Citizens for a Livable Cranbrook Society provides grassroots leadership and an inclusive process, with a voice for all community members, to ensure that our community grows and develops in a way that incorporates an environmental ethic, offers a range of housing and transportation choices, encourages a vibrant and cultural life and supports sustainable, meaningful employment and business opportunities.

Friday, November 1, 2013

Michael's Musings

Democracy, trust, environmental crises, costs of an aging society major issues for Canadians
By Michael J Morris
EKOS Politics discovered recently that perhaps somewhat surprisingly the deepest concern Canadians have about the future is not an economic fear which tops the list but "the acute decline of our democratic and public institutions".
Given the current mess centring around the Senate scandal at the federal level, and now the shocking allegations about Rob Ford, the mayor of Toronto, Canada's largest city, little wonder that good and decent Canadians are shaking their heads in disbelief at the sorry state of politics, seemingly at all levels.  The public expect progress on improvements but I am sure not overly optimistic that anything will happen on that score anytime soon.
In a report on its web site EKOS Politics on October 17,  the polling firm explained that the concerns were grouped into the deepest, moderate, and lowest level concerns. 
"Somewhat surprisingly, it is not an economic fear which tops the list, suggesting that the public expect progress in areas other than economic fronts. A sense of acute decline in our democratic and public institutions leads the list. This mirrors other research showing that many trust indicators have reached historical nadirs and continue downward," the report said.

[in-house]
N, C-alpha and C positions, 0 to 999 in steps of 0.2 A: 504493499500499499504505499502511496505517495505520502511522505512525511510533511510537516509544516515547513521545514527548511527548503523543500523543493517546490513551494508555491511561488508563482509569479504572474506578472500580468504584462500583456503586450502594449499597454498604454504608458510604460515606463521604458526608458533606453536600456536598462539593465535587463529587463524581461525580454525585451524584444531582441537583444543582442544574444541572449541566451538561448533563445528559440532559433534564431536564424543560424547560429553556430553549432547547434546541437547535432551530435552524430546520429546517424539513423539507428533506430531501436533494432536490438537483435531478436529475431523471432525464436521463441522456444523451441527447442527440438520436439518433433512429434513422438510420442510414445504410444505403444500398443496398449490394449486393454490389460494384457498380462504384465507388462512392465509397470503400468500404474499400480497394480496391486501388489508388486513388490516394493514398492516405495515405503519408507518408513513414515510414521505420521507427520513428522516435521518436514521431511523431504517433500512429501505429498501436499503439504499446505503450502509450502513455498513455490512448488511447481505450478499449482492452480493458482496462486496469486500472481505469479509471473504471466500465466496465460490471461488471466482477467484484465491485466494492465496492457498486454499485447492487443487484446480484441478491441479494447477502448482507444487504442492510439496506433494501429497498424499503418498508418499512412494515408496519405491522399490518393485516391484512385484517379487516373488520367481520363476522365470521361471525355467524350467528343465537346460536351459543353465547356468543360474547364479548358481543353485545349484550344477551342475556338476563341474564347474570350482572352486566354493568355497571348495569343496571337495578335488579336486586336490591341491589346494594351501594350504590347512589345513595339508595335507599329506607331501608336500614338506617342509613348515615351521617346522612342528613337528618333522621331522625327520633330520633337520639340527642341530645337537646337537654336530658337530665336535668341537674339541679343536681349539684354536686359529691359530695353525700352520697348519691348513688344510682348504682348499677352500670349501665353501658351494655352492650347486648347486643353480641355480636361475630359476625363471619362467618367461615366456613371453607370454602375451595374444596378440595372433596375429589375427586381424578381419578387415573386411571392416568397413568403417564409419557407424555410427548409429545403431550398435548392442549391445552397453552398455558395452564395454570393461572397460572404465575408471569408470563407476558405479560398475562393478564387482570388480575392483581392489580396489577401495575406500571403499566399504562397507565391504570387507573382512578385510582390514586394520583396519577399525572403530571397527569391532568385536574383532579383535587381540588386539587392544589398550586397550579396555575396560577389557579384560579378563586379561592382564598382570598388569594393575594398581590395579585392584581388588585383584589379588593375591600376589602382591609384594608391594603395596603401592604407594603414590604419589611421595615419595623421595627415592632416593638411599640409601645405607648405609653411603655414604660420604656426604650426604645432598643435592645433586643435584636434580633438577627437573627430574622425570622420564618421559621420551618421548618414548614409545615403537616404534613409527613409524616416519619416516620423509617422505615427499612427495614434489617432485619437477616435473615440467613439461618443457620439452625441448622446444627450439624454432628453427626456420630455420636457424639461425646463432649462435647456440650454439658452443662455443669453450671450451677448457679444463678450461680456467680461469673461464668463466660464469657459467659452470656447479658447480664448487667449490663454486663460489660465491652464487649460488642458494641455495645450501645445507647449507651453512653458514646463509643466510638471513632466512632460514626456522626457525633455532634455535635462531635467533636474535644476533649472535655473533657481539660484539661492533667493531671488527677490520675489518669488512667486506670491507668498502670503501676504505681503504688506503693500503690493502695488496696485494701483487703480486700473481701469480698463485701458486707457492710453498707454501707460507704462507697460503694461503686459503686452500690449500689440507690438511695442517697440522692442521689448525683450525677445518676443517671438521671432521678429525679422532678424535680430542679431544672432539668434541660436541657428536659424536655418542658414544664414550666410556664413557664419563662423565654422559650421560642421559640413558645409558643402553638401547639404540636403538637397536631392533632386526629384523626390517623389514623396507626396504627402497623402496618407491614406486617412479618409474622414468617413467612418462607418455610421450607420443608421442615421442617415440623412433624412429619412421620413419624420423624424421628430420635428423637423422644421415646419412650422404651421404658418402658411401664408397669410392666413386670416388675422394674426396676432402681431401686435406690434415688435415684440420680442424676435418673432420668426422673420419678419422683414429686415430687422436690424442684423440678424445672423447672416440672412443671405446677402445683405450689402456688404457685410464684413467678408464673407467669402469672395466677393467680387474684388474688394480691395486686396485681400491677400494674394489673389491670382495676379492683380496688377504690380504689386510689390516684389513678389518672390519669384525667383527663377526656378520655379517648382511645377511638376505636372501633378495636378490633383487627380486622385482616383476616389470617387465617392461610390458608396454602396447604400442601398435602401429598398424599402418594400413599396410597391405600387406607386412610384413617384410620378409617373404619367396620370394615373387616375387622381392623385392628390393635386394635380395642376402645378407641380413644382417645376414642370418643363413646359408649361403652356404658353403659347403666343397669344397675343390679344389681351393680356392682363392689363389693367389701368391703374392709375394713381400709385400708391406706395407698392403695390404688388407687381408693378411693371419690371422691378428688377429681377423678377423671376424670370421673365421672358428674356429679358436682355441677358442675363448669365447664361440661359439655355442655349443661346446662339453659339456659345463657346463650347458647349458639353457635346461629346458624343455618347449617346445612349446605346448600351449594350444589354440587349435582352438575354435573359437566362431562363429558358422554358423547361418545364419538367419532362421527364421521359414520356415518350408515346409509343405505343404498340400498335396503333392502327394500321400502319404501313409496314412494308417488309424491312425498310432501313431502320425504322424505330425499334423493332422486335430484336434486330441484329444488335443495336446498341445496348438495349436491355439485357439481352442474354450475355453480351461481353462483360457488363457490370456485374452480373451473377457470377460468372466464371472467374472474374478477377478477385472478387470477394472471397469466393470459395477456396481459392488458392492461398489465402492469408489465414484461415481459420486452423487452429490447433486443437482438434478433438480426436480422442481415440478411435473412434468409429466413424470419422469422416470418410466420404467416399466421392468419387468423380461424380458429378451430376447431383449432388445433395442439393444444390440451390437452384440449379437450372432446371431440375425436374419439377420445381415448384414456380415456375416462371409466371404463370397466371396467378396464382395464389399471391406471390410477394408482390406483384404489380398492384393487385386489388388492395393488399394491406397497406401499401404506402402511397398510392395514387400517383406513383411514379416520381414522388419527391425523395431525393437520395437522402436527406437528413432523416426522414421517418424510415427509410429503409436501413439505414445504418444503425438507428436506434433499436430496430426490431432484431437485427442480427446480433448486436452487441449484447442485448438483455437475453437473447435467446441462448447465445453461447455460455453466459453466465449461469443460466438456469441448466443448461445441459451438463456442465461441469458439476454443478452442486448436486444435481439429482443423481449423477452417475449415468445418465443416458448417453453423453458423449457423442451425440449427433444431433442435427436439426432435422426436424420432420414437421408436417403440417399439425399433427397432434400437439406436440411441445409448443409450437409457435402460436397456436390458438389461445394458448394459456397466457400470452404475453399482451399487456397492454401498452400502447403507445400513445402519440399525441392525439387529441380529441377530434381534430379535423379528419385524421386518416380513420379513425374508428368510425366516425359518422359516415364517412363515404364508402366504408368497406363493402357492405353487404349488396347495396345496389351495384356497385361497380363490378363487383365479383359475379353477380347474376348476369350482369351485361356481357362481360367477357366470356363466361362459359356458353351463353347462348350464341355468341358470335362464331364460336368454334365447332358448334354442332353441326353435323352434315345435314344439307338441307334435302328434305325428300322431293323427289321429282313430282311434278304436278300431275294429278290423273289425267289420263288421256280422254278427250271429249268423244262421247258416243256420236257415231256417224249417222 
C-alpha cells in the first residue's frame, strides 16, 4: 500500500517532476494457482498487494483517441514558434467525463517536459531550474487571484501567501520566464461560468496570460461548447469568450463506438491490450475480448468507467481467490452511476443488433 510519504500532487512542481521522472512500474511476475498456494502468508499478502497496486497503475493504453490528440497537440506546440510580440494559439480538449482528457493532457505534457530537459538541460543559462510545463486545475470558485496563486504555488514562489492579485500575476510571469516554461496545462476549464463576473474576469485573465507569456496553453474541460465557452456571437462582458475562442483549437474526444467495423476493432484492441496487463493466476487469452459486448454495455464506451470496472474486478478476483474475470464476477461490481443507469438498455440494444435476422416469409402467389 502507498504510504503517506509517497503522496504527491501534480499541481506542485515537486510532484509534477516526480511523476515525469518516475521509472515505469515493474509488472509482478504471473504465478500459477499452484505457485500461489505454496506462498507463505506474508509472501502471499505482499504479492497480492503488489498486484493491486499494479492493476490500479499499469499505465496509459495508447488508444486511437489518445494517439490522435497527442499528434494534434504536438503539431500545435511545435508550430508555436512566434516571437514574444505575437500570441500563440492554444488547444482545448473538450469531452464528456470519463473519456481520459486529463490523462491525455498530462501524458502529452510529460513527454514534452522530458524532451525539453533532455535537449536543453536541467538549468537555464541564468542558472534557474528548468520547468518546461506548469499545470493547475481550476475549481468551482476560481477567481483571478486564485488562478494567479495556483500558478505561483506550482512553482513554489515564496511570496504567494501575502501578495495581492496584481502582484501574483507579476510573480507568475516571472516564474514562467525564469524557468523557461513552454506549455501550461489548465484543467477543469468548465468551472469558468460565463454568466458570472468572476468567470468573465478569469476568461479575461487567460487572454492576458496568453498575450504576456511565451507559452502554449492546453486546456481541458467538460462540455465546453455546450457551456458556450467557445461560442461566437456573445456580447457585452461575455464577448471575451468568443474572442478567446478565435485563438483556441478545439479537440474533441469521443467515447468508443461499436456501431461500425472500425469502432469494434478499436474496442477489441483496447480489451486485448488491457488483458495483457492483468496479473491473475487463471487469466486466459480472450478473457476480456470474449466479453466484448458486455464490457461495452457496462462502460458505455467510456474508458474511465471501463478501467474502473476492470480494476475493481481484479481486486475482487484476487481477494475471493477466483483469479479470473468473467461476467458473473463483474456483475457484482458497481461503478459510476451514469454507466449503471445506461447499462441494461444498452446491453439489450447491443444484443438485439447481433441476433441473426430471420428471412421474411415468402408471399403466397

Second, the consequences of an aging population are also weighing heavily on the minds of Canadians, specifically the unmanageable costs of caring for Canadians in their "Winter years". 
 We are only seeing the tip of the iceberg on that one as the baby boomers enter their retirement years, and to me, it is serious indictment of the provincial and federal governments to start planning years ago for the aging tsunamai. They have known since about 1950 there would be a day of reckoning. 
Almost tied with it at the top of the list  is the spectre of a severely degraded future environment. That one is pretty obvious too.
EKOS found that the next item also relates to non-economic forces – notably ethical collapse and soaring corruption. 
A pure economic fear arises as the fifth item -- "the notion of a darkening economic outlook for future Canada." 
"So, democracy, trust, environmental crises and the costs of an aging society appear to be what is keeping Canadians up at night. It may be that we have entered an era of purely retail or consumer politics but we suspect that the declining outlook on the country and the government’s recent woes are linked to a sense that these deeper ingredients of public interest are not central in the agenda or governing style of the current government," the report notes.

EKOS suggests that Canadians see the current state of problems and democracy so broken that it cannot begin to speak to the true longer term values and interests of the public. "This may be why younger Canada is tuning out almost entirely. The public interest, universalism, and a search for moral community are the themes that run through the top trade-offs. This is shockingly distant from the current state of political discourse and the permanent campaign."

The EKOS report should serve as a wakeup call,  most especially to those in government at all levels, that Canadians deserve better. After all, EKOS researchers spoke with people like you and me before preparing the report.  My email is

Click here for the full report: Full Report (October 17, 2013)

Full disclosure: I am not now and never have been a member of the Citizens for a Livable Cranbrook Society; however, I did conduct a workshop for its members for which I was paid.

No comments:

Post a Comment